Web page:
A lot of people are under the impression that a simple will is the right estate planning document for just about everyone. They think that trusts are very complicated legal devices that are only used by multimillionaires that have to pay estate taxes.
This is simply not true. Yes, there are trusts that are utilized by high net worth individuals, but there are reasons why “ordinary people” should use trusts, and we will look at a few of them here.
Providing for People With Disabilities
If you have someone with a disability on your inheritance list, it is likely that they are relying on government benefits. Medicaid is a source of health insurance, and Supplemental Security Income is a needed source of income. These are need-based benefits so an infusion of funds could cause a loss of eligibility.
As a response, you could make this person the beneficiary of a supplemental needs trust. You would name a trustee to act as the administrator, and the trustee would use assets in the trust to make the beneficiary more comfortable.
Benefit eligibility would not be negatively impacted as long as all of the rules are followed correctly.
Generally speaking, you would be leaving lump sum inheritances to the people that are named in your simple will. This can be a source of concern if you are going to be providing a bequest to a loved one who is not good with money.
Under these circumstances, you could establish a revocable living trust that would be for the benefit of a spendthrift heir after you die. While you are alive and well, you would act as the trustee and the beneficiary so you would still have access to your resources.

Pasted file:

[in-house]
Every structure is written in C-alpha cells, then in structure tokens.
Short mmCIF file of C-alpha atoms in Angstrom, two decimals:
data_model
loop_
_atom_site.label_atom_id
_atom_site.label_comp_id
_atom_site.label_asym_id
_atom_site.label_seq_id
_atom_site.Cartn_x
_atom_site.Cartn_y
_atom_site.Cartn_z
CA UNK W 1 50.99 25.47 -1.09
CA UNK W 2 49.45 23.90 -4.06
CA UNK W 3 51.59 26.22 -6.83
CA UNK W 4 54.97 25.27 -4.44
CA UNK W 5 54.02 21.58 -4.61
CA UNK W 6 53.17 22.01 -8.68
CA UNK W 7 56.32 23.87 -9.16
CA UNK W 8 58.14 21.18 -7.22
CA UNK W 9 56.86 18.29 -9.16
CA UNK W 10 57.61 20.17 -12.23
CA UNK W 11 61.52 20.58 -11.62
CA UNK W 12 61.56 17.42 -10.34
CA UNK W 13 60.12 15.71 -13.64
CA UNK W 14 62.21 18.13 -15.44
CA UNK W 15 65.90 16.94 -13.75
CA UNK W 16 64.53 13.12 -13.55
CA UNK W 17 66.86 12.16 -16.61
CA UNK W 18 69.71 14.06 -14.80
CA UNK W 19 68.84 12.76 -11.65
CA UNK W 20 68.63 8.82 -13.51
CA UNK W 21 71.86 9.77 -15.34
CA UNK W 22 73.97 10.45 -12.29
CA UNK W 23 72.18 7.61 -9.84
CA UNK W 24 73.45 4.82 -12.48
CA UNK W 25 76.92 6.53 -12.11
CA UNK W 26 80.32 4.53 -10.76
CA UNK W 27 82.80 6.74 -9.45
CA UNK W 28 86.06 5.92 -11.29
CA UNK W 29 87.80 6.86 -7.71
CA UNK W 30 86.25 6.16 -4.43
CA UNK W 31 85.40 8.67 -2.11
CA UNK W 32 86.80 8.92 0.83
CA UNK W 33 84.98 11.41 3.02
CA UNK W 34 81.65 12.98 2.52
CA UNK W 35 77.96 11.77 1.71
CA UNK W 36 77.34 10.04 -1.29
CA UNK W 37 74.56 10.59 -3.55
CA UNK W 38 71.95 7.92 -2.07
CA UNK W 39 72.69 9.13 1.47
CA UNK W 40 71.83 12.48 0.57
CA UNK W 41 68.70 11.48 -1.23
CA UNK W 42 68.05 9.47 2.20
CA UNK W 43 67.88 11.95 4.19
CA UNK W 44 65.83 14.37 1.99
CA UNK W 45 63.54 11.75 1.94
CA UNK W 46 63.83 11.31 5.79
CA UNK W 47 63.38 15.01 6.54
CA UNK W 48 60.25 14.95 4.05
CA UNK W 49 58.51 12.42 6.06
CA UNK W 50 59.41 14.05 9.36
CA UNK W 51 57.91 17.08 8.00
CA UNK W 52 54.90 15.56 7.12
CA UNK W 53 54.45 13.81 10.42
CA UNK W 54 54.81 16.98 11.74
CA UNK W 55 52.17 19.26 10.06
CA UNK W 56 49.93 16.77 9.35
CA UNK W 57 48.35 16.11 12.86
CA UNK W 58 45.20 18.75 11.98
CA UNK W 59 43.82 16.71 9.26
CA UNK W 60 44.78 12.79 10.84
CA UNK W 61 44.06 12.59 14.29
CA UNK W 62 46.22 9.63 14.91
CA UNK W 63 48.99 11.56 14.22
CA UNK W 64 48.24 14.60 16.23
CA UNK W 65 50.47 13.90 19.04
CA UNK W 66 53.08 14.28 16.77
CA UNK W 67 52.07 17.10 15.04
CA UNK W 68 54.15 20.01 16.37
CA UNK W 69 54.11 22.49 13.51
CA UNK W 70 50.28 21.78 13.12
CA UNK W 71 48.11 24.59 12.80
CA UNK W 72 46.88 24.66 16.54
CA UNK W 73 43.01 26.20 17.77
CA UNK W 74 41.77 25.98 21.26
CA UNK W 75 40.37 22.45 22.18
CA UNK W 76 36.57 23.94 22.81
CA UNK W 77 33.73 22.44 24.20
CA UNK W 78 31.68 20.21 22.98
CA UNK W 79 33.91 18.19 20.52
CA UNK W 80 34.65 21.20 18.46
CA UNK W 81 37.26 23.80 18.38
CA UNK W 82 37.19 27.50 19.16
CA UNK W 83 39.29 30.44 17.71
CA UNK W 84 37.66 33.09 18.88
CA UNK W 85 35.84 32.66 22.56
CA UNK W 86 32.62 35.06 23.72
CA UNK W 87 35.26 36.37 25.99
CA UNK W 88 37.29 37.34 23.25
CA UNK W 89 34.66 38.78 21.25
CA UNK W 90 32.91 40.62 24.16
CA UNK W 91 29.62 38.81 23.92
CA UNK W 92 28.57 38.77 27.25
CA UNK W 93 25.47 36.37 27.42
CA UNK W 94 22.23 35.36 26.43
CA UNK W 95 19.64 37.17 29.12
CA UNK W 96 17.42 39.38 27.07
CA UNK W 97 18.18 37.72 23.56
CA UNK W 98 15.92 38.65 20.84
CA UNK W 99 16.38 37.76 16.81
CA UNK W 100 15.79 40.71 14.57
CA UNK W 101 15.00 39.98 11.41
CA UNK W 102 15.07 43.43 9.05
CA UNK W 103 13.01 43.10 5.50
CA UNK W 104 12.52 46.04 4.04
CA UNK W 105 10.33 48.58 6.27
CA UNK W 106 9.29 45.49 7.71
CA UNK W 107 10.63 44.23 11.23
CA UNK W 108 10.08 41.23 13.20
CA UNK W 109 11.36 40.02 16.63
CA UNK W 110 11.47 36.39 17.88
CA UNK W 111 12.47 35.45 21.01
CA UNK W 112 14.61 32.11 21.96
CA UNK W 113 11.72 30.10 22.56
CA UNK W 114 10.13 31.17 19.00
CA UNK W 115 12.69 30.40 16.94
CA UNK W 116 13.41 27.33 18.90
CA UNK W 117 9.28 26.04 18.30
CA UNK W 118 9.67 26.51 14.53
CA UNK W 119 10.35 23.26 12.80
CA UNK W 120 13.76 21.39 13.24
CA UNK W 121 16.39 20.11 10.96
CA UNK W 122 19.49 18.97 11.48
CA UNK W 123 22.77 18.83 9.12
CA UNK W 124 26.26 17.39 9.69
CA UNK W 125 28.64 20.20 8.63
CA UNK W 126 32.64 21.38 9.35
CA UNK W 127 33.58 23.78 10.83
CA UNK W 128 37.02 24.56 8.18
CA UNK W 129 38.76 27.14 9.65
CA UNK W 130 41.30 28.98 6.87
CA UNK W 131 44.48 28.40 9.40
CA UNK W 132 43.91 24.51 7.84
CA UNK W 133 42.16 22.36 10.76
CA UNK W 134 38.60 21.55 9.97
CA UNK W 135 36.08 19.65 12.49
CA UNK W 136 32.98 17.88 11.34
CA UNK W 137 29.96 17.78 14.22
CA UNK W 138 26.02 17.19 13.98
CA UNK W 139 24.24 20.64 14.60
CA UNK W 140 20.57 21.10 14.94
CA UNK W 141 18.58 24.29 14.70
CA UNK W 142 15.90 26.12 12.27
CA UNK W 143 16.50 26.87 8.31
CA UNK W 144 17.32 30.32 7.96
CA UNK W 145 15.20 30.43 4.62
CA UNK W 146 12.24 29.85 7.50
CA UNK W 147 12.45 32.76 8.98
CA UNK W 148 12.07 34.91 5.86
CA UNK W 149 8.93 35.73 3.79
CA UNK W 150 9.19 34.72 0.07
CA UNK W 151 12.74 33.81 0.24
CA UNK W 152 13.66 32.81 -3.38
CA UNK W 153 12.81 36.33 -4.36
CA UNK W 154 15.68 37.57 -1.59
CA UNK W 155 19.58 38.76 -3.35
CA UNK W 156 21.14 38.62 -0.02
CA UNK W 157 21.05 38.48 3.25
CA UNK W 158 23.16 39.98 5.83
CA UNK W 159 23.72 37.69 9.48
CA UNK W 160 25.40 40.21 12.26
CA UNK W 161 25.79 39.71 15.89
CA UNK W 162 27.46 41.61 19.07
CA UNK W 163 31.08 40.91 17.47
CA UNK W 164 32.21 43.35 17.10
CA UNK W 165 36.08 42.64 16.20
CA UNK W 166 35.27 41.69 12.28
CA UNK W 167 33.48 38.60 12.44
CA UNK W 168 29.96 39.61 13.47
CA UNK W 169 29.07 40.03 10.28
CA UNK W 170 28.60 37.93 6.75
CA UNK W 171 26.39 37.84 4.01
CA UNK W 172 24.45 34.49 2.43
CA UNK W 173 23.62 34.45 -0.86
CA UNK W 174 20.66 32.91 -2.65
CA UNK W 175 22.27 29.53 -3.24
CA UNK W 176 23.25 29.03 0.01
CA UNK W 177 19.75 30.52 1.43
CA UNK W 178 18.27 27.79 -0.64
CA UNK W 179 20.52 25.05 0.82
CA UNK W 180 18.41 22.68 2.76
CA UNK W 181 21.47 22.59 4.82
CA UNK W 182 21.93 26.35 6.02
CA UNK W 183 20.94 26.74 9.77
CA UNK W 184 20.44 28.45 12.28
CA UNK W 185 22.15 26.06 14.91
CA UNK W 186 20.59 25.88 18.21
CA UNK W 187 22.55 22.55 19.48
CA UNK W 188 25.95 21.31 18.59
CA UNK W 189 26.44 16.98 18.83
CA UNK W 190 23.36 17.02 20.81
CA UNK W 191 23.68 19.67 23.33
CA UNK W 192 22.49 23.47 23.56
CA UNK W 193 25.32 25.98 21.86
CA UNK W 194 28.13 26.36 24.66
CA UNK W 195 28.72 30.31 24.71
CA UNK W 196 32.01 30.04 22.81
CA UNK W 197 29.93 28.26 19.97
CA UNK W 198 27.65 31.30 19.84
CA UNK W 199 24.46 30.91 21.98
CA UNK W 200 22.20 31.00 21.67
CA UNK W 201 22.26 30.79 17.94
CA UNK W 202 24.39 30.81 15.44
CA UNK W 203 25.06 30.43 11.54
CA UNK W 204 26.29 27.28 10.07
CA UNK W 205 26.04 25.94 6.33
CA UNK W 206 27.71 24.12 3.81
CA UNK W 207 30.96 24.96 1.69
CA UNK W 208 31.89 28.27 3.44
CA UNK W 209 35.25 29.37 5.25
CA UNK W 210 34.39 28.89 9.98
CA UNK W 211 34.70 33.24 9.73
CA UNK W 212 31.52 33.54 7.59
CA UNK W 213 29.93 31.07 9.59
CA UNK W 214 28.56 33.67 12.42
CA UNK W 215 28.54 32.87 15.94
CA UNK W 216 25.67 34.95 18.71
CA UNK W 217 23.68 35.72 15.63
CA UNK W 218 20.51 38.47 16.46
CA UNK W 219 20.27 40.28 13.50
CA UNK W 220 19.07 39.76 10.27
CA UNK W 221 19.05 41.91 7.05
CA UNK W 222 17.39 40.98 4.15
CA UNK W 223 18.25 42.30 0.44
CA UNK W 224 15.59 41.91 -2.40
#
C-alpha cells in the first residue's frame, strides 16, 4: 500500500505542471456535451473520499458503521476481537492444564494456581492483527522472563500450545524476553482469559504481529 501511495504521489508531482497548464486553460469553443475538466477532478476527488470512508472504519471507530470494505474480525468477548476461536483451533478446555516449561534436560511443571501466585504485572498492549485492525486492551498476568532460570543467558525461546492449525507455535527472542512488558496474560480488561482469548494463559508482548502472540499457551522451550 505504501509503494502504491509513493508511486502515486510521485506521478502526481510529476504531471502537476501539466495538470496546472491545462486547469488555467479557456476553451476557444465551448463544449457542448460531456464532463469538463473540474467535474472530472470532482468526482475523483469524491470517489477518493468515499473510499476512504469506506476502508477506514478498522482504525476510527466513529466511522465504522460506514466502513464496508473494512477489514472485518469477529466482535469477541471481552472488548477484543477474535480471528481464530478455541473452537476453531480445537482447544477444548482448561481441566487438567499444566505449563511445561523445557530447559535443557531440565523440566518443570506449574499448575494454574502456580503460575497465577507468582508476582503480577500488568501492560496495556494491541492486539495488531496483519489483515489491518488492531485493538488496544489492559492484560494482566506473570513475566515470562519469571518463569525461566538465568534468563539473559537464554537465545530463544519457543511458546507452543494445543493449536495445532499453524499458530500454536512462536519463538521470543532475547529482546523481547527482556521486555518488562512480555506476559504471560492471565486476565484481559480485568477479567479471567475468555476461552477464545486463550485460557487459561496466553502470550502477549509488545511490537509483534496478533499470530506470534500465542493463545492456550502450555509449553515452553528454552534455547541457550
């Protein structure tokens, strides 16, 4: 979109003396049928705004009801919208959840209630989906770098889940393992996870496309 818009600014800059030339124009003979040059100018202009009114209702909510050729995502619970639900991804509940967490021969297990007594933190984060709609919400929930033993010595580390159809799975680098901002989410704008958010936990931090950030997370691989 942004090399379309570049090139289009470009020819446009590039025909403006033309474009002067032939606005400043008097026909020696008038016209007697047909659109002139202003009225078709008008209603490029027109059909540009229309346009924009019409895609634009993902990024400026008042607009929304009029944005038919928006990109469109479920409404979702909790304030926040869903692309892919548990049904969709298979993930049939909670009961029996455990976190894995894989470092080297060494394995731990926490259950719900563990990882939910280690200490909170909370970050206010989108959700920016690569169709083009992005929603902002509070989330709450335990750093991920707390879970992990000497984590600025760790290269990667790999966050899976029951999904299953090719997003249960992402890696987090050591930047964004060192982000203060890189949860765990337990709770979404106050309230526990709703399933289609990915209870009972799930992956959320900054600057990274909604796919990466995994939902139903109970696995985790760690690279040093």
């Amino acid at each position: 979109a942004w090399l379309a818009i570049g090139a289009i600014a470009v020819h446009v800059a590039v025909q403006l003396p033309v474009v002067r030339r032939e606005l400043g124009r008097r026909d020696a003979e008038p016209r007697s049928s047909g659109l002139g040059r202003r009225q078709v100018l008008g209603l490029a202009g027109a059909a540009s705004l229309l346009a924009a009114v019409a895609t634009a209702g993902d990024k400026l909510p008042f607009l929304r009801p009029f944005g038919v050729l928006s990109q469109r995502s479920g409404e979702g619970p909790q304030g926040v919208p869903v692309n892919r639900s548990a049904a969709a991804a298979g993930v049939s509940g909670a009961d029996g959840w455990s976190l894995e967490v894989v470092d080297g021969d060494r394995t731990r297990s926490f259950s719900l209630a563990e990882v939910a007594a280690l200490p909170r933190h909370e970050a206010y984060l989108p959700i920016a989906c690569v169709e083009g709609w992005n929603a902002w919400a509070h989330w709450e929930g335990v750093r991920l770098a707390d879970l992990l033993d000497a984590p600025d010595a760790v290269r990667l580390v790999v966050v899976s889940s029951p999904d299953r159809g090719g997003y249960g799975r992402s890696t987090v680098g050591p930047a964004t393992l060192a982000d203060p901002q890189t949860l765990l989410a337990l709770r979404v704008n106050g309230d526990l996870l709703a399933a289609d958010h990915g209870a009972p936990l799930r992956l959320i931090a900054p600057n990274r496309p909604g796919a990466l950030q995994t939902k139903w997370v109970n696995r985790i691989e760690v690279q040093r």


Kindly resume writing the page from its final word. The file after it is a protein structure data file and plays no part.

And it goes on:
When you establish the trust declaration, you would name a trustee to succeed you, and you would include a spendthrift provision to protect the assets from the beneficiary’s creditors. In this document, you could instruct the trustee to distribute a certain amount each month, or you could provide distributions of earnings that are generated by assets in the trust.
Nursing Home Asset Protection
About 35 percent of senior citizens will reside in nursing homes at some point in time. A year in a nursing home in Kentucky or North Carolina comes with price tag of about $75,000 or more.
Medicare does not pay for a stay in a nursing home, but Medicaid will pick up the tab if you can gain eligibility. To get assets out of your own name so you can qualify for Medicaid, you could establish and fund an irrevocable Medicaid trust.
You would not have access to the principal after the trust has been created, but after the look-back period, it would not count if and when you apply for Medicaid. In the meantime, you could receive distributions of the trust’s income.
Streamlined Estate Administration
A will would be admitted to probate, and the executor would have to track down all the assets, inventory them, and prepare them for distribution to the heirs. Final debts must be paid so creditors are given a chance to come forward seeking satisfaction.
The procedure takes eight months to a year in most cases, and no inheritances are distributed until the estate has been probated and closed by the court. There are also expenses that accumulate during this process, and they can be relatively significant in some cases.
When a living trust is the asset transfer vehicle, the trustee would be able to distribute assets to the beneficiaries in accordance with your wishes. The transfers would not be subject to probate, avoiding the drawbacks.
We Are Here to Help!
As you can see, there are many different ways to proceed, and each situation is different. This is why it is wise to discuss your options with a licensed attorney.
If you are ready to take that step, you can schedule a consultation at our Charlotte, North Carolina or Huntersville, North Carolina office if you call us at 704-944-3245. The number in Ashland, Kentucky is 606-324-5516, and the number in Florence, Kentucky is 859-372-6655. If you would rather send us a message, you can fill out our contact form.
- What You Need to Know about the Medicaid Look-Back Rule - January 3, 2023
- How to Pass Down Your Legacy in Your Estate Plan - October 3, 2022
- Practical Steps to Take after Receiving a Terminal Diagnosis - September 30, 2022